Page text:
"Good morning and happy Father's Day to you!"

What books did the congregation use during the service?

We were handed an announcement sheet entitled the JW Weekly. There were copies of the New Living Bible in the pew racks. Words for all the songs were projected onto large screens on the either side of the chancel, as were the scripture lessons, which everyone read aloud.

What musical instruments were played?

A band of keyboard, three guitars and drums led the music. They were good, several notches better than the typical praise band. The music seemed slightly edgier than typical church-band music – some U2 sounding guitar, tight vocal harmonies.

Did anything distract you?

With so many young people present, it was difficult to distinguish between hormones and the Holy Spirit. Both were in the air. There was quite a bit of public affection on display.

Was the worship stiff-upper-lip, happy clappy, or what?

Very relaxed and casual. There was some raising of hands and lots of swaying during the singing. All the speakers had a tone that was conversational and sincere. After the scripture reading, the preacher asked people in the congregation what had struck them. Several raised their hands and shared insights. The service included communion, but with hardly any liturgy, almost as an afterthought.

Exactly how long was the sermon?

34 minutes.

On a scale of 1-10, how good was the preacher?

5 – Shayne Wessel preached at floor level, from the head of the center aisle. While he had notes on a little lectern, his presentation was informal and impromptu. He exuded authenticity and even came across as a bit of a tortured soul. He sprinkled his sermon generously with post-modern terms like "matrix," "alternative paradigm," "ambiguous" and "subversion," along with a rather extraneous reference to the French philosopher and social critic Michel Foucault.

In a nutshell, what was the sermon about?

It being Father's Day, he took as his text Hebrews 12, where St Paul describes how God disciplines us as a father disciplines his sons. God's discipline is not cruelty, but is meant to raise up the best in us.

Which part of the service was like being in heaven?

Singing the songs with the band, especially the music during and after communion. One particular song of lament was unusual and effective.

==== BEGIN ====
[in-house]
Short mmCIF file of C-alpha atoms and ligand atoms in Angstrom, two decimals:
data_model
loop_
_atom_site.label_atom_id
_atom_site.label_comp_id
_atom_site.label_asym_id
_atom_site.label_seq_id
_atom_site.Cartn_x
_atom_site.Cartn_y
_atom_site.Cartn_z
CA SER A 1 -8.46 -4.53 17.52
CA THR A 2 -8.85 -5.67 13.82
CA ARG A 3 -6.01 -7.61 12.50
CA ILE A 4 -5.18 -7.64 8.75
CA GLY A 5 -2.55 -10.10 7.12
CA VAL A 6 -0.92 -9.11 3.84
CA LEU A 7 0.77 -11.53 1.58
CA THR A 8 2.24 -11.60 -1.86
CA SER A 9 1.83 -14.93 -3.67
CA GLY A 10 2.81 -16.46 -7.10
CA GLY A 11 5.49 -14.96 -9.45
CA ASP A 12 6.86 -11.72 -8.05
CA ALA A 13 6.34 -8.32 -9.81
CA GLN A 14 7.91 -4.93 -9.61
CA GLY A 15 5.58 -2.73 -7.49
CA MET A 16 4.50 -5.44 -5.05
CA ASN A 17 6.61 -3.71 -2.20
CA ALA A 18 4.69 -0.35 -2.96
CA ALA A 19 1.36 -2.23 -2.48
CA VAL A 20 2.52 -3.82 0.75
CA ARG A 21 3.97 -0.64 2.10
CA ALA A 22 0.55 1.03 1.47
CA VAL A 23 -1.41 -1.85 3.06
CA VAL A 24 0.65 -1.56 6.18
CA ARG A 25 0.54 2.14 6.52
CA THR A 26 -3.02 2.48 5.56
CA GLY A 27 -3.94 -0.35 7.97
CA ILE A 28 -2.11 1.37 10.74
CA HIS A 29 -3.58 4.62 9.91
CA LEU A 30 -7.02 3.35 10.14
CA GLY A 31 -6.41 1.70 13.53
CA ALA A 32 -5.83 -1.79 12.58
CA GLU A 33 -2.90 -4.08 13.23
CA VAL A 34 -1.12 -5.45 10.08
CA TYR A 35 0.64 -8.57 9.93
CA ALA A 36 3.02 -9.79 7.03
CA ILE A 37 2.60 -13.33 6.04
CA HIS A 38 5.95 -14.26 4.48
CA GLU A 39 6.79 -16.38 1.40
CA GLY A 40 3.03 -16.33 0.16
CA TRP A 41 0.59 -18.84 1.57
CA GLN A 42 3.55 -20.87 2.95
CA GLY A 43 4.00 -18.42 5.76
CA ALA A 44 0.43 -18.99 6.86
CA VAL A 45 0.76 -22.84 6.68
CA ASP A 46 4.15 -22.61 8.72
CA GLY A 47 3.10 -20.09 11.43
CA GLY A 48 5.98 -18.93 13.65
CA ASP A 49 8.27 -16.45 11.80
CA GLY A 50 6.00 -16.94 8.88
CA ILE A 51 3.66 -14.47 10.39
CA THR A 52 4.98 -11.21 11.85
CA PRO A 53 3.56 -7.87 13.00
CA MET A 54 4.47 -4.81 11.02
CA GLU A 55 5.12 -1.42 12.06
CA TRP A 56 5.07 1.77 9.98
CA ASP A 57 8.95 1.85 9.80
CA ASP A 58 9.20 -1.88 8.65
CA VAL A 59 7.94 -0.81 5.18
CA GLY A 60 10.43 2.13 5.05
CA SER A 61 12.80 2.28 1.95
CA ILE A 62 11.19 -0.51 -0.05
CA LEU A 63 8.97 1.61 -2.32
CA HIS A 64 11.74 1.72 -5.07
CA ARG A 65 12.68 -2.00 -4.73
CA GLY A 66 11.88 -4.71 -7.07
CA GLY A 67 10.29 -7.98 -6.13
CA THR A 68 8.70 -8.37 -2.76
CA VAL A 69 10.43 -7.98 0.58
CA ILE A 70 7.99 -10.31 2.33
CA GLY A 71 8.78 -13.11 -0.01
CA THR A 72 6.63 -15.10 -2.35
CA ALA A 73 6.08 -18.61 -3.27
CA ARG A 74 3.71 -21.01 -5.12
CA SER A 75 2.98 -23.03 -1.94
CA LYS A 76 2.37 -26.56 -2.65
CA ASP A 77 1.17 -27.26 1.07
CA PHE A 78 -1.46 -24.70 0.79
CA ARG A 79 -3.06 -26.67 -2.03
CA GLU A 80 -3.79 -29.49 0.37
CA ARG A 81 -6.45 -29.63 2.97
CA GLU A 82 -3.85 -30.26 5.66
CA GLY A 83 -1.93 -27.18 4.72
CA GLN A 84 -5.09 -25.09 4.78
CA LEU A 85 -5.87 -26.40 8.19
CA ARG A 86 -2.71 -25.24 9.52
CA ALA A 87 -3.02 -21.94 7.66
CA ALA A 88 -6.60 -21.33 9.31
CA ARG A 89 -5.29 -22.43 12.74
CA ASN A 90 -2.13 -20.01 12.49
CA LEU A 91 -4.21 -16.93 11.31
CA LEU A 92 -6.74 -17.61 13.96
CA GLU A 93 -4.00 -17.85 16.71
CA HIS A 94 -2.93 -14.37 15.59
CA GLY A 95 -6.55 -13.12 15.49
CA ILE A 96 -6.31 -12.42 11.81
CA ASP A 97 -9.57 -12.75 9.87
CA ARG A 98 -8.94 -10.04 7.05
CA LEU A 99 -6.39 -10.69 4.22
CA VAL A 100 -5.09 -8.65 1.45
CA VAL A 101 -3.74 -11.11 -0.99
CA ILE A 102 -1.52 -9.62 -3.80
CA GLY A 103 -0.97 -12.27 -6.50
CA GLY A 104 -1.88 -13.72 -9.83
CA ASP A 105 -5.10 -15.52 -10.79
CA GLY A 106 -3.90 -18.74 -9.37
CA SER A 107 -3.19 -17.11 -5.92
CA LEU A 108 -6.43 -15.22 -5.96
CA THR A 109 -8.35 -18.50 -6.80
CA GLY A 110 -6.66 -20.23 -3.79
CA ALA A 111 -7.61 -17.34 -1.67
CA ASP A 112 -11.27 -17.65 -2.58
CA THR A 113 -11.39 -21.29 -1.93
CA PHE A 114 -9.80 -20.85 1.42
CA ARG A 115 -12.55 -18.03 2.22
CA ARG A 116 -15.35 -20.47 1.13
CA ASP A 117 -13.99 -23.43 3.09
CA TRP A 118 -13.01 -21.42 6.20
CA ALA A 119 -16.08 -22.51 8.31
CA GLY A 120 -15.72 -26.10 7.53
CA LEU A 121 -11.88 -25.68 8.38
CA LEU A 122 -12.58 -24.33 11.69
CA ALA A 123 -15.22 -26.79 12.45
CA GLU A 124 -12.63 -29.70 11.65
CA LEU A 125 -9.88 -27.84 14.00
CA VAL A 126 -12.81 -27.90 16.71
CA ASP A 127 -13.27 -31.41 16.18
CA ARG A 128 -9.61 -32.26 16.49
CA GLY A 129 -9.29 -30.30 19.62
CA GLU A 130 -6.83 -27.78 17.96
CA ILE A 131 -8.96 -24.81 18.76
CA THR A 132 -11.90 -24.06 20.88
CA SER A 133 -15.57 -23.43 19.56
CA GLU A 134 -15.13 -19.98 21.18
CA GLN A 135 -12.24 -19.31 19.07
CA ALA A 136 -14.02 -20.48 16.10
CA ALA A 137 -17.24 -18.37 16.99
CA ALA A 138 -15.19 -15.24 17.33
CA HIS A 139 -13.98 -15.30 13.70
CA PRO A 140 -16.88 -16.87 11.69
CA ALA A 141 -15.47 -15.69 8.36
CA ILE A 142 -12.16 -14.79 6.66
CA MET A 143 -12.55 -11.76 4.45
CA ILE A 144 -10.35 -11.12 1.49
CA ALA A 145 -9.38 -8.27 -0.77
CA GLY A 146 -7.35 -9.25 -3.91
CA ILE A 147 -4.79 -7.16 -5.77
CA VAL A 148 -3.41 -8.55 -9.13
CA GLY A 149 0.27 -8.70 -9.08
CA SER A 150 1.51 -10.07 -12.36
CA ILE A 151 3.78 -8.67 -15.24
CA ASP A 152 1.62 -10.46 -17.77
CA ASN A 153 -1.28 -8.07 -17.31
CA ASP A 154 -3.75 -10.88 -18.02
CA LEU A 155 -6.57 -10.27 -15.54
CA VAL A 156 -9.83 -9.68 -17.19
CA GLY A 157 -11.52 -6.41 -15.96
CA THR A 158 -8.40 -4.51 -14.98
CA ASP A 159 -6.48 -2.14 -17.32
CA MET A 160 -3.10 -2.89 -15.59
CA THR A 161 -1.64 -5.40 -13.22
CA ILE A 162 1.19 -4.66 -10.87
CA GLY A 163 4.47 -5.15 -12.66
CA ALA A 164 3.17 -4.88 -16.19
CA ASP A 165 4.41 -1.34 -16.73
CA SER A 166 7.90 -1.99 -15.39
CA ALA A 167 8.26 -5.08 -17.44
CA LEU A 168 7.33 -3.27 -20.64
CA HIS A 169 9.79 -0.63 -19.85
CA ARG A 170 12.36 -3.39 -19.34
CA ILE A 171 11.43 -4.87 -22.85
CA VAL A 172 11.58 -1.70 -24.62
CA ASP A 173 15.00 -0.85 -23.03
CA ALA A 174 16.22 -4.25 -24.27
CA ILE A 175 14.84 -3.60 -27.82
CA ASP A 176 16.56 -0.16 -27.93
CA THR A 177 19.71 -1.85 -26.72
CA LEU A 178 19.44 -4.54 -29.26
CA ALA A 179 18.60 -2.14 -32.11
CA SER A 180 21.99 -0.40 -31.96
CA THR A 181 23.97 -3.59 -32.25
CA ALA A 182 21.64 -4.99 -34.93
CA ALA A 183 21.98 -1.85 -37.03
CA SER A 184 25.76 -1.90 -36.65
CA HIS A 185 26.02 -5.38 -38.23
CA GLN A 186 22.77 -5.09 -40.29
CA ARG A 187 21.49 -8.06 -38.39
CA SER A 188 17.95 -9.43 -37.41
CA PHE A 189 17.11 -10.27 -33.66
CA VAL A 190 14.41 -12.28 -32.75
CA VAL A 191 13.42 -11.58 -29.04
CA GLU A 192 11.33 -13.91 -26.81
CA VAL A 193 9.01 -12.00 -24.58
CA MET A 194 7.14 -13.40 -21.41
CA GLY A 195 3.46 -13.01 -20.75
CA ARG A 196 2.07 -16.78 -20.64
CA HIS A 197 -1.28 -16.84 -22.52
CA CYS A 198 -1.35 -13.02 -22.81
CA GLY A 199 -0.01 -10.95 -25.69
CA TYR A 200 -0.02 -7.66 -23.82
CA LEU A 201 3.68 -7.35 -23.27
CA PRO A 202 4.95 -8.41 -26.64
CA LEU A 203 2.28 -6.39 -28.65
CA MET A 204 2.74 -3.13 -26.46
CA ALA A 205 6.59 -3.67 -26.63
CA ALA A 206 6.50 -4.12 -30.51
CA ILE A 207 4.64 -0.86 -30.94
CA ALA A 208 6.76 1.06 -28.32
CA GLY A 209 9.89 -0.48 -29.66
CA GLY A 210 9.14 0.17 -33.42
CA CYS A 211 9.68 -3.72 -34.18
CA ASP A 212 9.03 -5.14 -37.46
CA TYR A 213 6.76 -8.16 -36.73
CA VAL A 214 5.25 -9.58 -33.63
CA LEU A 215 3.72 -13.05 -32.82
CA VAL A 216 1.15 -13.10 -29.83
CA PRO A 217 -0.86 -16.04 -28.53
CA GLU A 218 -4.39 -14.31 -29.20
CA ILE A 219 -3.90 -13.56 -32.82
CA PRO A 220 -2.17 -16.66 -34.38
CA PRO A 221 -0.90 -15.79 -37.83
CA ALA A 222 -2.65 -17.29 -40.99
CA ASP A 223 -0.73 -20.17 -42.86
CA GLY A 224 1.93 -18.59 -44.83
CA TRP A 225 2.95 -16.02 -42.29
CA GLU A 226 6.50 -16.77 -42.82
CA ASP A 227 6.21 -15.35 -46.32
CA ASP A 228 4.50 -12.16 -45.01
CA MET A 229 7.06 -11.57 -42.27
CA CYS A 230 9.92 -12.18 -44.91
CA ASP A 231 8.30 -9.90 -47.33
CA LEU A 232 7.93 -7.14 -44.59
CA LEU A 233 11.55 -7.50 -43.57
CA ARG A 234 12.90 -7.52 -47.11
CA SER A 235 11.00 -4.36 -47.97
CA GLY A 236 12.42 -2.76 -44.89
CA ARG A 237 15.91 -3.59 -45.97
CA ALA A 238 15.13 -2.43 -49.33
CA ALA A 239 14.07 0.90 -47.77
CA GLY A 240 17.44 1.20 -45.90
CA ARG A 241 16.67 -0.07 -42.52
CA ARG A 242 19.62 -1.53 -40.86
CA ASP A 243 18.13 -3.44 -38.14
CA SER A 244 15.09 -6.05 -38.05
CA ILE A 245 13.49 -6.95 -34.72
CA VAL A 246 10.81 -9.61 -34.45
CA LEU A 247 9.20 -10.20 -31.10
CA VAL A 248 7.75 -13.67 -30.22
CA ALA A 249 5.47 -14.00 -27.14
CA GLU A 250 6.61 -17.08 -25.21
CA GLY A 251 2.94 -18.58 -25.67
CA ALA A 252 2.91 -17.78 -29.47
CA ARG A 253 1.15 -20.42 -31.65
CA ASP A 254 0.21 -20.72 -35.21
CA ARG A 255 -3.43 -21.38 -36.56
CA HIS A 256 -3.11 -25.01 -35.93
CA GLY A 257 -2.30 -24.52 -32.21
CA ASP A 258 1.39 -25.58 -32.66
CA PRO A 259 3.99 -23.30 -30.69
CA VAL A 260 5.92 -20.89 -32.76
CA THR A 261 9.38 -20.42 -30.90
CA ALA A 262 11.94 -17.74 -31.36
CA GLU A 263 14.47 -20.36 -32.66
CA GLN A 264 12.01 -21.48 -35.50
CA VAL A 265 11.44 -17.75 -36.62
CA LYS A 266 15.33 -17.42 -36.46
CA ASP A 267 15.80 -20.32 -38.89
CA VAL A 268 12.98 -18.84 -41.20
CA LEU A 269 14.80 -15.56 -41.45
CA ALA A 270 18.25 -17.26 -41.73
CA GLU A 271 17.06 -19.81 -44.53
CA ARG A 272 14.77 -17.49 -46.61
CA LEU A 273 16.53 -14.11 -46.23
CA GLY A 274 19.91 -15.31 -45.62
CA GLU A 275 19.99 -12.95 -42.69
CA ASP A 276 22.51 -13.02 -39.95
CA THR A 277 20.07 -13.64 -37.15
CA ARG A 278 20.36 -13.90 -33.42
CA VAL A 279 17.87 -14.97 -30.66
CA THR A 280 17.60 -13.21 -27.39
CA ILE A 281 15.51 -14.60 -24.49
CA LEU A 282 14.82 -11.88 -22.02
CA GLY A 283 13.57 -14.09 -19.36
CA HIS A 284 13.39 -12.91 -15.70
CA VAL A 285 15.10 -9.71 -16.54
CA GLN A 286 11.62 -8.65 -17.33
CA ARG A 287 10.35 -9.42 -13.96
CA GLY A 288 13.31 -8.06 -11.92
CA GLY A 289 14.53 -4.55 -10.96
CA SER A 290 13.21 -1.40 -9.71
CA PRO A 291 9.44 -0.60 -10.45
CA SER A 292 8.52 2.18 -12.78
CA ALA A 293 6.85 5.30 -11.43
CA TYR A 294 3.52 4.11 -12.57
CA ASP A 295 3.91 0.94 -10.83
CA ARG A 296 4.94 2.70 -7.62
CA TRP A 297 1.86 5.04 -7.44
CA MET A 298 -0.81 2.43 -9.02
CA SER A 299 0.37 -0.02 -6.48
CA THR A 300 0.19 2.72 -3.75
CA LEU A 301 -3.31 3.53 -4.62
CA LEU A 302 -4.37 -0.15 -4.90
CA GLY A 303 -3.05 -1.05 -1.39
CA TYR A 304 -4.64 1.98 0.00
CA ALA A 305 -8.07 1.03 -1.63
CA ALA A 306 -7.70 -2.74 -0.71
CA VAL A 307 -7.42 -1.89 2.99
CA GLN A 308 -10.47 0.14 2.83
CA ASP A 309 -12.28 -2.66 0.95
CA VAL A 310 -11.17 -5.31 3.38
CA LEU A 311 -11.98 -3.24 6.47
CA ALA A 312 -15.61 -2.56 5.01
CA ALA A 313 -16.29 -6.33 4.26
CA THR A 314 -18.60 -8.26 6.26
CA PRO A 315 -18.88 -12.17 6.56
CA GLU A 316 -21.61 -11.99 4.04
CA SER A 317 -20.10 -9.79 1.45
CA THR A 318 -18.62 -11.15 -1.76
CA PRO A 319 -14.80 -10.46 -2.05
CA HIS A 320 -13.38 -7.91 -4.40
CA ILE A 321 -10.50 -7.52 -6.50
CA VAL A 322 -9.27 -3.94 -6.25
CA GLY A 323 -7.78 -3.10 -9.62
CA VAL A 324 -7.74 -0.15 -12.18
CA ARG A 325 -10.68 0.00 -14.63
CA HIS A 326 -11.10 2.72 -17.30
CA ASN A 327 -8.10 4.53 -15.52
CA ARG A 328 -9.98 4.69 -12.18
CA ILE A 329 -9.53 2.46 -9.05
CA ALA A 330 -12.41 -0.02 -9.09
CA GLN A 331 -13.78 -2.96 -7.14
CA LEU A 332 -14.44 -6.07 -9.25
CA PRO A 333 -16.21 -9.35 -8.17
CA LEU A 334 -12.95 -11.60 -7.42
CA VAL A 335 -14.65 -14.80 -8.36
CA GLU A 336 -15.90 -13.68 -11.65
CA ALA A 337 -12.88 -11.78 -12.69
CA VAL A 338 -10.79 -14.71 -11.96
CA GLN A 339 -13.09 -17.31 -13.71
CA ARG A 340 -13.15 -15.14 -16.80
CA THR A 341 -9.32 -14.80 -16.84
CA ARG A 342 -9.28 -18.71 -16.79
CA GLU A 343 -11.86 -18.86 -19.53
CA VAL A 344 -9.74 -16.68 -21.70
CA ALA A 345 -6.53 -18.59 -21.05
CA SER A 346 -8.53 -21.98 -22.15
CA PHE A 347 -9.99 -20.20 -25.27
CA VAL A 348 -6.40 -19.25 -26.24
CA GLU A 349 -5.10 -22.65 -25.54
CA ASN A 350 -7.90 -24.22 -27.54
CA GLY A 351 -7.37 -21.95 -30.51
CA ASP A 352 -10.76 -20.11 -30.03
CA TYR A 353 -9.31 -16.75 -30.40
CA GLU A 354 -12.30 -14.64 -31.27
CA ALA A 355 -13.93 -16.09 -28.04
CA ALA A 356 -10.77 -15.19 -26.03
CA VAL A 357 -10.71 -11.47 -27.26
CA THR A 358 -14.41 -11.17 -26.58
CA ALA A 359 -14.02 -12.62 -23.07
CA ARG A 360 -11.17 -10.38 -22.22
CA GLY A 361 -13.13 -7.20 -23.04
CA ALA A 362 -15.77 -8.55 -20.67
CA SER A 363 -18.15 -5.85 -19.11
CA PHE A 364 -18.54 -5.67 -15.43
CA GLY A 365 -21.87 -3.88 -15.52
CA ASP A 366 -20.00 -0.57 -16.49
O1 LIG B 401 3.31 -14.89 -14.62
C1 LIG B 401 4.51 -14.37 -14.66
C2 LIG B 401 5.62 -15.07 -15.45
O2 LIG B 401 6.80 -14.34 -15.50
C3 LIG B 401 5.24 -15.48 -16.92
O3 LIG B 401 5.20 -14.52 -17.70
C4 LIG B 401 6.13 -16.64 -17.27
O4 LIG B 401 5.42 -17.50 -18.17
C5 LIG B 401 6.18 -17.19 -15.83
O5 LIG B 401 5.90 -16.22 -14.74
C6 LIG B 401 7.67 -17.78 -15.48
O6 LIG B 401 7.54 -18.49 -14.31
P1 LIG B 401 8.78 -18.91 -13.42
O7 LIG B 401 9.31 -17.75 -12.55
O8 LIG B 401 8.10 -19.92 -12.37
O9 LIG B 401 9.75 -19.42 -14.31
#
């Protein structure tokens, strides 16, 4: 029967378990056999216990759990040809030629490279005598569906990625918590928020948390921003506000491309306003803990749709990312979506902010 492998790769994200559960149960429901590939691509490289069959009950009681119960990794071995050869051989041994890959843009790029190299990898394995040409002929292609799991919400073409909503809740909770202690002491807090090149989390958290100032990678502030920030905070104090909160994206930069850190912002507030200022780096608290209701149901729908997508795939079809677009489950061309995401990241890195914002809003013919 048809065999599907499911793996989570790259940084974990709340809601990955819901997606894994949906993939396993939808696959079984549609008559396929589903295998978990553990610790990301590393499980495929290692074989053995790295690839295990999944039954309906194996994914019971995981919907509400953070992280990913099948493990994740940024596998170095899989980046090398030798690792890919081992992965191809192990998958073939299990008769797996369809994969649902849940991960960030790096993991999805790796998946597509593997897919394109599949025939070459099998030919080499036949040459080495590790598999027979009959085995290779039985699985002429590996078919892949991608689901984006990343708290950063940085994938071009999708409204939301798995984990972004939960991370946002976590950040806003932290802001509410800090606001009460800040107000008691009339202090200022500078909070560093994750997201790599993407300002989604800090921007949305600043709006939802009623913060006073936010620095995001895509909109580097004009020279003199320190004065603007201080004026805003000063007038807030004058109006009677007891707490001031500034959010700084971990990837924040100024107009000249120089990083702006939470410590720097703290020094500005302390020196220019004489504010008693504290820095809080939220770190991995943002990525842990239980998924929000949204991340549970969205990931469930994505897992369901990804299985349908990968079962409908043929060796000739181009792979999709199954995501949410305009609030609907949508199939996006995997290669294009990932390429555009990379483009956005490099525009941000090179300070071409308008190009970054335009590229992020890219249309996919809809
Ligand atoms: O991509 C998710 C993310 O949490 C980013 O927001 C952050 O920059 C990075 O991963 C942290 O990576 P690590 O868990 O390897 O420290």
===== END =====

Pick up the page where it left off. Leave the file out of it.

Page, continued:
And which part was like being in... er... the other place?

The sermon was too long and rambling. I also missed prayer. There really was very little prayer throughout the service. No congregational prayer or "prayers of the people" with any sense of the wider world or church. Overall, a sense of transcendence and wonder seemed missing.

What happened when you hung around after the service looking lost?

No offering is taken during worship. Instead, there is an inconspicuous slot in the foyer for you to slip financial gifts into. I went out to slip my calling card in the slot and then stood there for a few minutes. No one said anything. The foyer is a very small space, not very conducive to standing around or socializing, but used more as an exit. Perhaps standing outside would have been a better way to be noticed or start a conversation.

How would you describe the after-service coffee?

I don't believe any coffee or other refreshments were served. In the parking lot, we asked some folks for nearby restaurant advice and were given friendly, helpful answers.

How would you feel about making another visit (where 10 = ecstatic, 0 = terminal)?

4 – I'm just too old, both to appreciate and really be noticed at Jacob's Well. I was somewhat underwhelmed by any sense of their being "emergent." I didn't catch any post-modernity or mystery. To me, it was very close to the typical contemporary American evangelical worship – 20 minutes of singing, 35 minutes of preaching and another 10 minutes of song to close.

Did the service make you feel glad to be a Christian?

Yes. It is good that the church continues to adapt for different generations. But the roots of Jacob's Well in American evangelicalism are very evident. Despite the hype, no church is ever "all-new," "totally different" or a "radical paradigm shift." And this, too, is good.

What one thing will you remember about all this in seven days' time ?

To be sure to bring bottled water with me if I ever return!